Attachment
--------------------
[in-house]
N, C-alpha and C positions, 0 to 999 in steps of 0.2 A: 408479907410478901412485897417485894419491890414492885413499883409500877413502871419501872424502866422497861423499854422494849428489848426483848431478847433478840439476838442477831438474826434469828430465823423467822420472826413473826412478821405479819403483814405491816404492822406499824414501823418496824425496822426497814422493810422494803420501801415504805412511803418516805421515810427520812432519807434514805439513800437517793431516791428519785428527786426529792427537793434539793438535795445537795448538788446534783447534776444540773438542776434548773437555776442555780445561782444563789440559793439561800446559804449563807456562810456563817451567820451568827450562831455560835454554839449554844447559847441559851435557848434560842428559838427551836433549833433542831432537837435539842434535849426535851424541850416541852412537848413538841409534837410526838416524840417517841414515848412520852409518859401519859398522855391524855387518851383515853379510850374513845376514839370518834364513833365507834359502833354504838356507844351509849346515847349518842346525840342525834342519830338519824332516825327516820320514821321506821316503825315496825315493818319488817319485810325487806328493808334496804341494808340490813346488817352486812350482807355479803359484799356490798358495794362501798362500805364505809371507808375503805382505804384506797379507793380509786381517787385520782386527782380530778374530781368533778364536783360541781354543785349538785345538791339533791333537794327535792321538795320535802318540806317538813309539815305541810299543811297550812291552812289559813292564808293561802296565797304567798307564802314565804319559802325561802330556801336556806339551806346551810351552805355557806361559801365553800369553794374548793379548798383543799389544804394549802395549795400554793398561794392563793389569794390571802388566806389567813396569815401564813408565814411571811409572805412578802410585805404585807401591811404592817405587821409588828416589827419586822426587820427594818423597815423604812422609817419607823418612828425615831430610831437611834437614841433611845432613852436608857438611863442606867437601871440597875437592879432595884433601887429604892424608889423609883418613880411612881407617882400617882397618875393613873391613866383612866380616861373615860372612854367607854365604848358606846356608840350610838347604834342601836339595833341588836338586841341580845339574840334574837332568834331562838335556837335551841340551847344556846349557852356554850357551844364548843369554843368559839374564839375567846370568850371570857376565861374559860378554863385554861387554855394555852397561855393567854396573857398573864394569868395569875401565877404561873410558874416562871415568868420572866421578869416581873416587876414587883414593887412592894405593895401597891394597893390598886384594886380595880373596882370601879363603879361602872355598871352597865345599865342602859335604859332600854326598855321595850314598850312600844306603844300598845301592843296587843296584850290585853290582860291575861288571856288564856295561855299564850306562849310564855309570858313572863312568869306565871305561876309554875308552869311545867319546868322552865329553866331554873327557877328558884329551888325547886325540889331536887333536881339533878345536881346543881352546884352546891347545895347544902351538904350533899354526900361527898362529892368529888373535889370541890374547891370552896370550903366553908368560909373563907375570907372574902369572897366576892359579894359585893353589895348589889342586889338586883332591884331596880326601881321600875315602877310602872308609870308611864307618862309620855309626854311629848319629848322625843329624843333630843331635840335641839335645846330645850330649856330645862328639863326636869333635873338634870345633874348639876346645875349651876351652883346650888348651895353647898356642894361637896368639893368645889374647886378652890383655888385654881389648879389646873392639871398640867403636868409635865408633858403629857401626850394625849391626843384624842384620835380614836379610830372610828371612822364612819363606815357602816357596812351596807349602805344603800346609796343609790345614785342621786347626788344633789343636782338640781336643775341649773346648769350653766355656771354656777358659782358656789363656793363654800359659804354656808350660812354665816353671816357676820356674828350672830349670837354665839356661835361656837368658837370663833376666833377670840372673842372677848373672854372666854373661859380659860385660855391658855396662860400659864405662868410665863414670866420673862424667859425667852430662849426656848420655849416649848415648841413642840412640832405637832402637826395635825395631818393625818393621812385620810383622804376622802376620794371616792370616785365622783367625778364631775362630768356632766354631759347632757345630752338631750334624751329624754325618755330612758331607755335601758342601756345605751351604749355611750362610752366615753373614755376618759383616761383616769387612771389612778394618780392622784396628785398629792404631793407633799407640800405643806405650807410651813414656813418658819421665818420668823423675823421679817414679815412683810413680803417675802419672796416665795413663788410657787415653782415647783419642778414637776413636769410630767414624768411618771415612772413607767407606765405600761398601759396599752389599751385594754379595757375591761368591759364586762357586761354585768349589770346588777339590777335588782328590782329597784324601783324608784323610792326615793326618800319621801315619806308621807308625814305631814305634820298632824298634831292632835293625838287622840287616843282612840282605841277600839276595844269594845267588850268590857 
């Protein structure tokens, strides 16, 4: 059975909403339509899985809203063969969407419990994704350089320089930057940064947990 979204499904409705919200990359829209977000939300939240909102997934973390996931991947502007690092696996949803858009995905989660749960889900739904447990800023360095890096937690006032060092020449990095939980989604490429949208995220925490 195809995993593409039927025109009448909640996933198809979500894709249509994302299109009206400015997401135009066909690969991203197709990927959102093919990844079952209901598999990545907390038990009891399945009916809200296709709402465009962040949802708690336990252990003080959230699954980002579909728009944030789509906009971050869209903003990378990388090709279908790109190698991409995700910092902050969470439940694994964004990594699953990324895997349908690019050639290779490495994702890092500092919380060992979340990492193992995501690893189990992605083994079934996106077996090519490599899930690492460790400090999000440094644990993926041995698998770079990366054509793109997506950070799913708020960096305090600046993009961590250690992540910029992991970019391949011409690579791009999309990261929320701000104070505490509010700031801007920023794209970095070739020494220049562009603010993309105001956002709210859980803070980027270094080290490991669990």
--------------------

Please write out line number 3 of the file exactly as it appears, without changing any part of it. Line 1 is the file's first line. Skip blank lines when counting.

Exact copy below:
């Protein structure tokens, strides 16, 4: 059975909403339509899985809203063969969407419990994704350089320089930057940064947990 979204499904409705919200990359829209977000939300939240909102997934973390996931991947502007690092696996949803858009995905989660749960889900739904447990800023360095890096937690006032060092020449990095939980989604490429949208995220925490 195809995993593409039927025109009448909640996933198809979500894709249509994302299109009206400015997401135009066909690969991203197709990927959102093919990844079952209901598999990545907390038990009891399945009916809200296709709402465009962040949802708690336990252990003080959230699954980002579909728009944030789509906009971050869209903003990378990388090709279908790109190698991409995700910092902050969470439940694994964004990594699953990324895997349908690019050639290779490495994702890092500092919380060992979340990492193992995501690893189990992605083994079934996106077996090519490599899930690492460790400090999000440094644990993926041995698998770079990366054509793109997506950070799913708020960096305090600046993009961590250690992540910029992991970019391949011409690579791009999309990261929320701000104070505490509010700031801007920023794209970095070739020494220049562009603010993309105001956002709210859980803070980027270094080290490991669990």